The iPhone 5 vs. the Samsung Galaxy S4. Which screen is “better” is going to be subjective for most consumers, and largely limited to whether you like the S4s bigger display, or prefer a smaller phone like the iPhone 5. You might also prefer the Galaxy S4’s for its tendency to oversaturate reds and oranges (a side-effect of OLED), or the iPhone 5 for a more balanced color gamut.
But which is objectively the best in the eyes of display experts? Everyone’s favorite display guru Dr. Raymond Soneira has done one of his characteristic shoot-outs between the Samsung Galaxy S4 and iPhone 5, and surprise: there’s no clear winner.
We had a feeling Microsoft was a little optimistic about the Surface RT’s display.
Shortly before Microsoft began shipping the Surface RT tablet, the company claimed its ClearType display was superior to the third-generation iPad’s Retina display. We had our doubts, and now Dr. Raymond Soneira of DisplayMate Technologies has confirmed we were right to dismiss Microsoft’s claims.
In a display comparison between the third-generation iPad, the Surface RT, and Samsung’s Galaxy Tab 10.1, Soneira found that Apple’s device offers significantly better color saturation and color accuracy, and sharper text.
Although the iPad mini is well-reviewed and seems to be something of a hint with early adopters, there is at least one complaint: the display isn’t Retina. In fact, not only is it not Retina, it’s actually decidedly lower resolution than even competing 7-inch tablets like the Nexus 7 and Kindle Fire HD 7.
How does the display of the iPad mini stack up against the Nexus 7 and Kindle Fire HD in objective terms, though? Not well, although there’s something Apple could do to make things better.
Microsoft claims its new Surface RT tablet, which begins shipping later this month, has a display that’s superior to the Retina display in the third-generation iPad. But according to DisplayMate CEO Dr. Raymond M. Soneira, that may not be the case. After some basic comparisons, Soneira found the Surface tablet’s display is “significantly less sharp” than the new iPad’s.
In the run up to the release of the new iPad, there were many rumors that Apple was going to use Sharp IGZO display technology to make a much more bright and vibrant Retina iPad with much better battery efficiency.
That didn’t pan out: Sharp delayed the debut of IGZO, and Apple instead was forced to release a Retina iPad that was thicker than the iPad 2 in order to accomodate a bigger battery necessary to drive the display.
But according to one expert, IGZO may have crept into the new Retina MacBook Pros…
Apparently, this "resolutionary" device was Apple's "Plan B."
Apple’s new iPad seems to have been a huge success since making its debut last month. Although it doesn’t feature a new form factor and actually measures in a little thicker than its predecessor, that high-resolution Retina display, the 5-megapixel iSight camera, and voice dictation have all made this iPad a crowd pleaser, helping Apple shift 3 million units in its first three days of availability.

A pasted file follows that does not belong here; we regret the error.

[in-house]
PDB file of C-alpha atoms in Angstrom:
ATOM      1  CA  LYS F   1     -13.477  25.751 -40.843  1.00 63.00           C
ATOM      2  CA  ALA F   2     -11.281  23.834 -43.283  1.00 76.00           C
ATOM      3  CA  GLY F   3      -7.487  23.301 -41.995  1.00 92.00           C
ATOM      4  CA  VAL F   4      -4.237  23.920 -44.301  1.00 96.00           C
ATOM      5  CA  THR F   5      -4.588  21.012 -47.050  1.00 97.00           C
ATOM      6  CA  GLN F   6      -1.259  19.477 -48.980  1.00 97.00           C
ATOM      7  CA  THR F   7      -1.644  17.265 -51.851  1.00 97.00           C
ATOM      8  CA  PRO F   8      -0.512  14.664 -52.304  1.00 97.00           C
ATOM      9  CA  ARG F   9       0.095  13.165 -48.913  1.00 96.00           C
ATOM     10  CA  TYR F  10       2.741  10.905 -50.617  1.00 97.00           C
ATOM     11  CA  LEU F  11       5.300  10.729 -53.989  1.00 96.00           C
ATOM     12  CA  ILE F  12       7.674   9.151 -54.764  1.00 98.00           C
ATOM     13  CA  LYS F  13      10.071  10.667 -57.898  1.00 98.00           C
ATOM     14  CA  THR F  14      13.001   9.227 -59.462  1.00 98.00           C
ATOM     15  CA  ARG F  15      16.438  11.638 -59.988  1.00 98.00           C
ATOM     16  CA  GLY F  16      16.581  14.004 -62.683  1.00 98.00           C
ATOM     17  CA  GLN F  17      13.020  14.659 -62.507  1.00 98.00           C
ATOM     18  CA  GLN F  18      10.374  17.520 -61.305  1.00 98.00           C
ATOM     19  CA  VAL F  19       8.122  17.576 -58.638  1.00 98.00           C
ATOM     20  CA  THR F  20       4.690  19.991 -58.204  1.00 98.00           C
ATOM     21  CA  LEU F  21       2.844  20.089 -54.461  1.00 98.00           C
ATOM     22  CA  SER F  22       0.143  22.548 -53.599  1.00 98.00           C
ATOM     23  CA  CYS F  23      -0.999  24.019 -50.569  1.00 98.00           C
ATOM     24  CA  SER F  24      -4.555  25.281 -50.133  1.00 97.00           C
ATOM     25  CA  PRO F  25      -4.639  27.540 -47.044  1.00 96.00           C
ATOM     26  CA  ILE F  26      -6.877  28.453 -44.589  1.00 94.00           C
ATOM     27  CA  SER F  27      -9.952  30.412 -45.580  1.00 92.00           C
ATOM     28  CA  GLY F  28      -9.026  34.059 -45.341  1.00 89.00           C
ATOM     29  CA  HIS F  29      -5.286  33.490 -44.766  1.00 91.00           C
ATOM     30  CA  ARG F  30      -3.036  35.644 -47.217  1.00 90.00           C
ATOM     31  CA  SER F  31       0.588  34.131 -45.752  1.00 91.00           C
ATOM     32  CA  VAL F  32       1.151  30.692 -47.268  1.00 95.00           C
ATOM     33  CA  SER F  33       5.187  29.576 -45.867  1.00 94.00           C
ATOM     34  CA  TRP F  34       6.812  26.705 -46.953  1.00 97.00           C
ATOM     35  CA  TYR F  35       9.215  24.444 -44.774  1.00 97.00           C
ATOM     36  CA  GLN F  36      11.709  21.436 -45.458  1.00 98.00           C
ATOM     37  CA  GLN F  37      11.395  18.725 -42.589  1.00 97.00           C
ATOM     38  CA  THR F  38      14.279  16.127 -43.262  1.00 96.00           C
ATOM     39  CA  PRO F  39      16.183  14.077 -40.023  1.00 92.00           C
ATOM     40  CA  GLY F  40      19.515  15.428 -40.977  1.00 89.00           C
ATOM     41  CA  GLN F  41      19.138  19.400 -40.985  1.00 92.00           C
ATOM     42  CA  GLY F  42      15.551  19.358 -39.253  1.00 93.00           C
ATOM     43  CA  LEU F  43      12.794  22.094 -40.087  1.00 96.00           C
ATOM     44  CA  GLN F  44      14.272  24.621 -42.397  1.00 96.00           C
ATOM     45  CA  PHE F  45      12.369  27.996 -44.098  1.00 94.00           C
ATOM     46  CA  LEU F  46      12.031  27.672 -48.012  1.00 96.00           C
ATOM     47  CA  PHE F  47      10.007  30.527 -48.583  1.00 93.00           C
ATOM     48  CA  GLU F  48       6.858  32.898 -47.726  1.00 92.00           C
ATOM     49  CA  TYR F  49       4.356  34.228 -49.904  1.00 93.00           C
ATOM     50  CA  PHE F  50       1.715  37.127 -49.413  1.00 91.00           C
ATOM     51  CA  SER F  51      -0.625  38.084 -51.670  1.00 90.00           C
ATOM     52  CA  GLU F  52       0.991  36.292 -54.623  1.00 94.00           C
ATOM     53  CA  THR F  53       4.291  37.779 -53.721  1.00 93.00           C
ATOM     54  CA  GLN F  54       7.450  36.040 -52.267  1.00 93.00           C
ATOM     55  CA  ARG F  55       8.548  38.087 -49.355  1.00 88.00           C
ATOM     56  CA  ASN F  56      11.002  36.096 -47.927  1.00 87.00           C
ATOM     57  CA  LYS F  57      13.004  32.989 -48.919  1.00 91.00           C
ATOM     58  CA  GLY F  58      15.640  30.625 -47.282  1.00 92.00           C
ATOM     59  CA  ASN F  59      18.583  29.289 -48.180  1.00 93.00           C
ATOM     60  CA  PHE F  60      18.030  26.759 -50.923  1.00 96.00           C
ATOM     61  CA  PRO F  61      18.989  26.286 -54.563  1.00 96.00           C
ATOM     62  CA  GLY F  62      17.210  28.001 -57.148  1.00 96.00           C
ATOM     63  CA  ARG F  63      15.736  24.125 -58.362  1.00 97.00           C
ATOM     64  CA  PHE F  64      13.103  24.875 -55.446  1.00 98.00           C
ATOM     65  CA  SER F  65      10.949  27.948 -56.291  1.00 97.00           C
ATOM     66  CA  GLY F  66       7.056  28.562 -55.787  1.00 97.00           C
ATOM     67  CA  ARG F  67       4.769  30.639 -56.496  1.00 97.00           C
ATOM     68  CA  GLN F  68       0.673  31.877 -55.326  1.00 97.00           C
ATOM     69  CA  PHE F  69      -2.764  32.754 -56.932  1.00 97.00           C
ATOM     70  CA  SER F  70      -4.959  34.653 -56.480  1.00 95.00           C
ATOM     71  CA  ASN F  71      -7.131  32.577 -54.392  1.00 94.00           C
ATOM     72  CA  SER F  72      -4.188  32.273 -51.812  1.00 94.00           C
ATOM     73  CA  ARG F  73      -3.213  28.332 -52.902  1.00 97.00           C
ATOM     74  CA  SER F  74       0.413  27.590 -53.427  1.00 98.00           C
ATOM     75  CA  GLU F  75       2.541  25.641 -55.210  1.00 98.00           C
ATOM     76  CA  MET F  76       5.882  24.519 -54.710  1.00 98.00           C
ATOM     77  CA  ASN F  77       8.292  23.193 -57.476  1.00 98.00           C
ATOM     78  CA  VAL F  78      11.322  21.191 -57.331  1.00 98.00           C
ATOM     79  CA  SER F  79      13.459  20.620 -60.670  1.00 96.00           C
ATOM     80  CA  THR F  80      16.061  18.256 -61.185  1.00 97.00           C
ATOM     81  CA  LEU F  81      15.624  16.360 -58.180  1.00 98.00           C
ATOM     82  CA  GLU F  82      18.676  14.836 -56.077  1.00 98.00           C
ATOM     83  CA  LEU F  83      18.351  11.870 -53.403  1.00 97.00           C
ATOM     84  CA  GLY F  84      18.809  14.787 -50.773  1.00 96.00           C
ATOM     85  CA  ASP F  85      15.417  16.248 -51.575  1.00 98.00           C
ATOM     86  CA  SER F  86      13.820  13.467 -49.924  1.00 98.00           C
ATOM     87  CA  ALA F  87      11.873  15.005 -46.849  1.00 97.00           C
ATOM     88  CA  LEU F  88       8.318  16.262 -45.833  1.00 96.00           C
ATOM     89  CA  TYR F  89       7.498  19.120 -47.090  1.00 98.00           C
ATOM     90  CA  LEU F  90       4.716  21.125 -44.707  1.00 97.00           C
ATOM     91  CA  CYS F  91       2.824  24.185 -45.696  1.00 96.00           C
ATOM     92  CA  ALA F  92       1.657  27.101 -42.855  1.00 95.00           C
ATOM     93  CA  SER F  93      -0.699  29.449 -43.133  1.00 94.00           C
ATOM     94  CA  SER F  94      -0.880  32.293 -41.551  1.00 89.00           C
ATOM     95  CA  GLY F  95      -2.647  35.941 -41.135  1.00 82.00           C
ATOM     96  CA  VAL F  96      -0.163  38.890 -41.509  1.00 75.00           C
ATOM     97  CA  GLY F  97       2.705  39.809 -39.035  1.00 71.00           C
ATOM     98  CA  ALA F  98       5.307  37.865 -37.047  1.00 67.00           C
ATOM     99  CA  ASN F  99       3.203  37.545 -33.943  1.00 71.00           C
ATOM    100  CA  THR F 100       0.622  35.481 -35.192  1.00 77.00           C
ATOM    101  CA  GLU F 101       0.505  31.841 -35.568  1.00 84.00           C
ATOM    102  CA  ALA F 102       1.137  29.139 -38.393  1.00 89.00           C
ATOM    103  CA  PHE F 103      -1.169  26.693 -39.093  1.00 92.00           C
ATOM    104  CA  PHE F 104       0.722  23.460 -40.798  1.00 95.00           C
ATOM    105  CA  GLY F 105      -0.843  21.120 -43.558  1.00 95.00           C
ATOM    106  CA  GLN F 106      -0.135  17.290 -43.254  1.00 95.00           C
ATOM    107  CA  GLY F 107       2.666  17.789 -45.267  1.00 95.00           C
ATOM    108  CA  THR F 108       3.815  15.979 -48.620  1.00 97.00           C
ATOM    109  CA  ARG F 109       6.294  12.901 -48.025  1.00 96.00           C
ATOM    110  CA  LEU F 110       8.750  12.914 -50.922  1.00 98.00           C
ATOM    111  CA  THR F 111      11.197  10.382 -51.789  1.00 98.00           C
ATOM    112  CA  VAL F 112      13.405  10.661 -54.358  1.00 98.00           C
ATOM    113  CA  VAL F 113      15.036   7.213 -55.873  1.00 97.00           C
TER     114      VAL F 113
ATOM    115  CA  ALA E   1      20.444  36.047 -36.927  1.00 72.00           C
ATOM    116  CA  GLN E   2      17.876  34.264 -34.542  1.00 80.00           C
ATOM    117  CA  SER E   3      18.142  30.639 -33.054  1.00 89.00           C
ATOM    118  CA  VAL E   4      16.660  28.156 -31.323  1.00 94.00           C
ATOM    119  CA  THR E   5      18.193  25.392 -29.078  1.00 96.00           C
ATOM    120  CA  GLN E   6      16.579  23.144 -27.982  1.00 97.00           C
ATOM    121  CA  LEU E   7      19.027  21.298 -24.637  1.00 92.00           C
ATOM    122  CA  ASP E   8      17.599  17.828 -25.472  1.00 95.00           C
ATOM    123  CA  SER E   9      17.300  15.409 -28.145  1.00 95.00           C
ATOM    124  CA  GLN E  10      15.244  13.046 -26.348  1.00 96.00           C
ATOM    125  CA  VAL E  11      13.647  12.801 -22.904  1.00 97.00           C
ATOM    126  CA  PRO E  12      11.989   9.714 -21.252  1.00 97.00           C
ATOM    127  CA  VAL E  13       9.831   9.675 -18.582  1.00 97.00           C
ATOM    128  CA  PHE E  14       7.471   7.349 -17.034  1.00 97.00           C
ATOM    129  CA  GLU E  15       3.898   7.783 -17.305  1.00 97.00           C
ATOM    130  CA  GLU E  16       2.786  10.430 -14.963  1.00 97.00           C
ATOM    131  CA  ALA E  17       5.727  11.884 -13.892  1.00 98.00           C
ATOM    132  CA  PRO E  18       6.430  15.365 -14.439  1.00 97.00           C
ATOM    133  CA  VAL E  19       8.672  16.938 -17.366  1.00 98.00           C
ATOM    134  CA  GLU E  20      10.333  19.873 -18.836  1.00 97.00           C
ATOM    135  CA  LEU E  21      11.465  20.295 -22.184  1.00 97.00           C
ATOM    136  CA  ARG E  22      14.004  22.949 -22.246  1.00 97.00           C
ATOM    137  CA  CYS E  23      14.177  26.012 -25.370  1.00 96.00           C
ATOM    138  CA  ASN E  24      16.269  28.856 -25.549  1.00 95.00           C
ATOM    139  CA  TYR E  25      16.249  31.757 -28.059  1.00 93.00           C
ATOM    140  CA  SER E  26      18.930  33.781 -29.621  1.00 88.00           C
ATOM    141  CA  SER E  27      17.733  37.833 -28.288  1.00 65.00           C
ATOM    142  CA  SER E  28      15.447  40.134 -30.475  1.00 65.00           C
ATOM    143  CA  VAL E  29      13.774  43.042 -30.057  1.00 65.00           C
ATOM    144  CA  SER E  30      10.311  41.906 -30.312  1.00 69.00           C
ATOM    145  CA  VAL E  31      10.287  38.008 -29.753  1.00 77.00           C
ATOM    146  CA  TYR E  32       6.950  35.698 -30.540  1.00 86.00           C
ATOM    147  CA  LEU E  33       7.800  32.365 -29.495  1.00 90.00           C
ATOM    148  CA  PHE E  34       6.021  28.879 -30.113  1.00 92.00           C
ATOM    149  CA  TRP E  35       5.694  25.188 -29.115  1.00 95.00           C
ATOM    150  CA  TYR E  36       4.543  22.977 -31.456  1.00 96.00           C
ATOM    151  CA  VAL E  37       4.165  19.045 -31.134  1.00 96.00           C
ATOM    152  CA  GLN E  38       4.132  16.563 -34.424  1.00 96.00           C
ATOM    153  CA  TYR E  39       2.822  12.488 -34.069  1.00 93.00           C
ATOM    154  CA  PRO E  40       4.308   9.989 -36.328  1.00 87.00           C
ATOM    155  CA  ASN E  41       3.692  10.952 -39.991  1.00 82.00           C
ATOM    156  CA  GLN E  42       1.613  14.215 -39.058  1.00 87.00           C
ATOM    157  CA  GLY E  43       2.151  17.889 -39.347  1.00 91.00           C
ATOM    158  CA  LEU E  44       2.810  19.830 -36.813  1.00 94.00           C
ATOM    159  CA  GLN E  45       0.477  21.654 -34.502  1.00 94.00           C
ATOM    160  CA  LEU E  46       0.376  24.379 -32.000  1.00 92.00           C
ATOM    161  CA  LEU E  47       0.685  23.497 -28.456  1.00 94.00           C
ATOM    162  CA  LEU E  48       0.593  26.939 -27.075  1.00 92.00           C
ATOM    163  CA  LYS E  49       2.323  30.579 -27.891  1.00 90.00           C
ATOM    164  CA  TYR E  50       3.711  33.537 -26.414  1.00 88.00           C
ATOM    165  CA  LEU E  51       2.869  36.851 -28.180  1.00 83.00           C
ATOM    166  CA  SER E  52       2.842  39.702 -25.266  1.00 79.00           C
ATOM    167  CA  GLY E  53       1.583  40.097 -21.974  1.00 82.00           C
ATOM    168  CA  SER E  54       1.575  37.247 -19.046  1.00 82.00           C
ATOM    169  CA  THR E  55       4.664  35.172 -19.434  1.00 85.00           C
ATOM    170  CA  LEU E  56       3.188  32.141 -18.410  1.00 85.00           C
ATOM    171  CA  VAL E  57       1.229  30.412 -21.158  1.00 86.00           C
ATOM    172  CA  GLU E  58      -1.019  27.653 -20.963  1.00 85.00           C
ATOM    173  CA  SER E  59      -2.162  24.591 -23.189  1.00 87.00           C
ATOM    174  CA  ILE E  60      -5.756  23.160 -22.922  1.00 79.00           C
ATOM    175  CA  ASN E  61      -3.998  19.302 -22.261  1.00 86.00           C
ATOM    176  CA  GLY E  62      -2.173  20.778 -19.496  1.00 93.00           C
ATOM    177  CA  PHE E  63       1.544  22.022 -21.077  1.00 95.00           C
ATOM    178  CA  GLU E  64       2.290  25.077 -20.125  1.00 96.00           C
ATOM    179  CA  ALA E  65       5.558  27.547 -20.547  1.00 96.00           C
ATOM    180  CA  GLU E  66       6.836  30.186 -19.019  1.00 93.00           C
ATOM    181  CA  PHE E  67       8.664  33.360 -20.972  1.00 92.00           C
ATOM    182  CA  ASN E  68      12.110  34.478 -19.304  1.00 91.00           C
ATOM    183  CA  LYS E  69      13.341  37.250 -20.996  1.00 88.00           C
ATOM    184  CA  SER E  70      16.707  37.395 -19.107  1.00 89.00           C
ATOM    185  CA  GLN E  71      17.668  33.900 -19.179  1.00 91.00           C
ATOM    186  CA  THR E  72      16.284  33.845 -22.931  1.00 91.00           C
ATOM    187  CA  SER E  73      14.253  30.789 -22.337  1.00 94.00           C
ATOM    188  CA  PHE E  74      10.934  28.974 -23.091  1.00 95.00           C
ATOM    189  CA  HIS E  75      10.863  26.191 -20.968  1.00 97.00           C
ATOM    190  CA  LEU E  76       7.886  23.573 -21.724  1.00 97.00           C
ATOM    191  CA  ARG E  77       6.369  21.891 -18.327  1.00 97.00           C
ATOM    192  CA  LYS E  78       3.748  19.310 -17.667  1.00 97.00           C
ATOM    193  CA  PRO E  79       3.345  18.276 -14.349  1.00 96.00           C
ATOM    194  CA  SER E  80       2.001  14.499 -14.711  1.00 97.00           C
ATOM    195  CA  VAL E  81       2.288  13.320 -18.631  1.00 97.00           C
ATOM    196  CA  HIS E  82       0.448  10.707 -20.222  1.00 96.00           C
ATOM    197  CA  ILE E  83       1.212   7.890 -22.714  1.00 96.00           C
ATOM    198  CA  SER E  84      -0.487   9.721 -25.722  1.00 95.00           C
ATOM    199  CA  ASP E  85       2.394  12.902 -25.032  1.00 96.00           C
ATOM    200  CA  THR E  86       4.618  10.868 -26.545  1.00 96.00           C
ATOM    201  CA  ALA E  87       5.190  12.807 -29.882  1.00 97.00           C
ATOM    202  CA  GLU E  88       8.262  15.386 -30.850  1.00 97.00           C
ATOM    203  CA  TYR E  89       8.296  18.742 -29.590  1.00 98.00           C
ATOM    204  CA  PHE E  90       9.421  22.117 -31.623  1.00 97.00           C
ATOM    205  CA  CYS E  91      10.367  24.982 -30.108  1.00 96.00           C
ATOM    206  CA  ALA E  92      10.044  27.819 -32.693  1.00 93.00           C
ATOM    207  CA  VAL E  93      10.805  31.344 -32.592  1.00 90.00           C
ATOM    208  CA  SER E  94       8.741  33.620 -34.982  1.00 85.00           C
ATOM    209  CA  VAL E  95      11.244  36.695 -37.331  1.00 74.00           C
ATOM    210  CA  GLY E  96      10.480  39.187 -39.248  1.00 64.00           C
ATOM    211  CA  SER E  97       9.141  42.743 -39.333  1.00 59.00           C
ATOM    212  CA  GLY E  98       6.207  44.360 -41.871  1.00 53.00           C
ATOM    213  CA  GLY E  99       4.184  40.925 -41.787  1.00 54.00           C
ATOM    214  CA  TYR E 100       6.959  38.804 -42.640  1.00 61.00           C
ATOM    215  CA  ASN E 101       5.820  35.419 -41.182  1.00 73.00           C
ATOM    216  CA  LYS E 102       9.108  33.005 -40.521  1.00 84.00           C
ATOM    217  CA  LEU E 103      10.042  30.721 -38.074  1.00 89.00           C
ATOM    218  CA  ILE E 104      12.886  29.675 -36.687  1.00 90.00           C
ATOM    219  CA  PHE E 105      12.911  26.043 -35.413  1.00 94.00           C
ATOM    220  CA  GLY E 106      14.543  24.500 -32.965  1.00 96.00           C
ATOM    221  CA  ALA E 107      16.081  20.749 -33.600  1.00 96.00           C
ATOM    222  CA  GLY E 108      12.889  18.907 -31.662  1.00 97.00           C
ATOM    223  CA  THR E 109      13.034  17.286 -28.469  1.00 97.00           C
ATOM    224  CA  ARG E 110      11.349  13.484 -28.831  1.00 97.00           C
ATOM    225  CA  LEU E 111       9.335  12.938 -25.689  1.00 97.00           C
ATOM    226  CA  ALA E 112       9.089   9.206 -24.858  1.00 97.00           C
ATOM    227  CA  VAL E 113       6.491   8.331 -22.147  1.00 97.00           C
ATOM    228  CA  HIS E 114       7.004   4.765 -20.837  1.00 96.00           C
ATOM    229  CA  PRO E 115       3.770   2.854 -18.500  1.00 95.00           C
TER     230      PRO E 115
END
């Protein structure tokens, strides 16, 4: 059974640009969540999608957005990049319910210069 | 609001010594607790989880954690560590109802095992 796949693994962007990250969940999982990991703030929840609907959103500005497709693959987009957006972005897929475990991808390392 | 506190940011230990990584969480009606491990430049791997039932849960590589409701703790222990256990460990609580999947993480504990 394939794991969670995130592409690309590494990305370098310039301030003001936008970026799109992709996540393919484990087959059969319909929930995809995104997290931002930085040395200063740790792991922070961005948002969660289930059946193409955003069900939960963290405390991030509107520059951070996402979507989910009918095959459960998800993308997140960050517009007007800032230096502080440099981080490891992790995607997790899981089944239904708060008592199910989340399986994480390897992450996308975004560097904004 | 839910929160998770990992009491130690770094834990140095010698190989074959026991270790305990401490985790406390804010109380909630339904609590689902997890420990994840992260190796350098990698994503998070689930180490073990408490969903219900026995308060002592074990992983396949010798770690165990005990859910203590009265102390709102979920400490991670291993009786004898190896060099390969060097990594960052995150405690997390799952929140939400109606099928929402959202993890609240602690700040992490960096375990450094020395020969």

However, Raymond Soneira, CEO of DisplayMate Technologies, claims that this isn’t the iPad Apple wanted to release. Soneira says that Tim Cook and co. wanted to make the tablet thinner and introduce a new display with IGZO technology from Sharp. Instead, the company had to resort to “Plan B.”
Unplug your iPad just after it reaches 100% and you'll lose up to 1.2 hours of battery life.
Shortly after the new iPad made its debut earlier this month, it was discovered that the way in which the device calculates its battery life is flawed. Despite telling you its charge is at 100%, your device hasn’t actually finished charging.
New data proves that in fact, your device isn’t finished charging until more than two hours after it reaches “100%,” and if you unplug it before then, you could lose around 1.2 hours of battery life. What’s more, it seems all iOS devices misreport their battery life.
It looks like a full battery, but with your new iPad, looks can be deceiving.
It’s a well known fact that the new iPad takes significantly longer to charge than the iPad 2. You can chalk that problem up to the fact that the new iPad has approximately 70% more battery in the same form factor than the iPad 2, requiring almost twice as long to charge. Consequently, the iPad has gone from being something you could charge up in just a few hours to a tablet that needs all night to charge to 100%.
But you shouldn’t stop charging your iPad at 100%. No sirree bob. If you want the most battery life from your new iPad, you should keep the device plugged in for at least an hour after it reports full. Why? The iPad battery gauge lies.
In a shootout to determine which tablet has the best display over at DisplayMate, the iPad 2 came out ahead of the Eee Transformer and the Motorola Xoom. No surprises there.
What might be a bigger surprise is that the display experts over at DisplayMate have seriously approached the idea of whether or not the iPad 3 will get a Retina Display and have concluded that it would be nothing more than a marketing stunt… and would actually lower the quality of the iPad’s display while slowing down the hardware.